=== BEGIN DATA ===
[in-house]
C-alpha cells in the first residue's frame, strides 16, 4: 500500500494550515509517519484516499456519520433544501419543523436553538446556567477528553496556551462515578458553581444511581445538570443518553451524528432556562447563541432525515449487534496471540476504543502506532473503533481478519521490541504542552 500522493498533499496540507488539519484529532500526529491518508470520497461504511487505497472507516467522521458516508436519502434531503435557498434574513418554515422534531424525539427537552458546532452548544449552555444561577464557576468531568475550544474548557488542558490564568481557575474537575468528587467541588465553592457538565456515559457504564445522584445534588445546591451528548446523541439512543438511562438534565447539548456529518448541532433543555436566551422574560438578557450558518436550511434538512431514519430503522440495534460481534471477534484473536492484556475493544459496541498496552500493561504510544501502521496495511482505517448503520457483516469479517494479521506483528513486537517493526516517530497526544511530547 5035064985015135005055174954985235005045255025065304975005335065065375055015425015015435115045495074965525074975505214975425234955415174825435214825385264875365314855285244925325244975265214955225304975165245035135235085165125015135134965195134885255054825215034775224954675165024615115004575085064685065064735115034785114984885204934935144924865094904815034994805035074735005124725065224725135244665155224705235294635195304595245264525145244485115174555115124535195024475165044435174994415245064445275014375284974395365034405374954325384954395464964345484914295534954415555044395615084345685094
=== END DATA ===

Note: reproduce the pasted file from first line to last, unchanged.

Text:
[in-house]
C-alpha cells in the first residue's frame, strides 16, 4: 500500500494550515509517519484516499456519520433544501419543523436553538446556567477528553496556551462515578458553581444511581445538570443518553451524528432556562447563541432525515449487534496471540476504543502506532473503533481478519521490541504542552 500522493498533499496540507488539519484529532500526529491518508470520497461504511487505497472507516467522521458516508436519502434531503435557498434574513418554515422534531424525539427537552458546532452548544449552555444561577464557576468531568475550544474548557488542558490564568481557575474537575468528587467541588465553592457538565456515559457504564445522584445534588445546591451528548446523541439512543438511562438534565447539548456529518448541532433543555436566551422574560438578557450558518436550511434538512431514519430503522440495534460481534471477534484473536492484556475493544459496541498496552500493561504510544501502521496495511482505517448503520457483516469479517494479521506483528513486537517493526516517530497526544511530547 5035064985015135005055174954985235005045255025065304975005335065065375055015425015015435115045495074965525074975505214975425234955415174825435214825385264875365314855285244925325244975265214955225304975165245035135235085165125015135134965195134885255054825215034775224954675165024615115004575085064685065064735115034785114984885204934935144924865094904815034994805035074735005124725065224725135244665155224705235294635195304595245264525145244485115174555115124535195024475165044435174994415245064445275014375284974395365034405374954325384954395464964345484914295534954415555044395615084345685094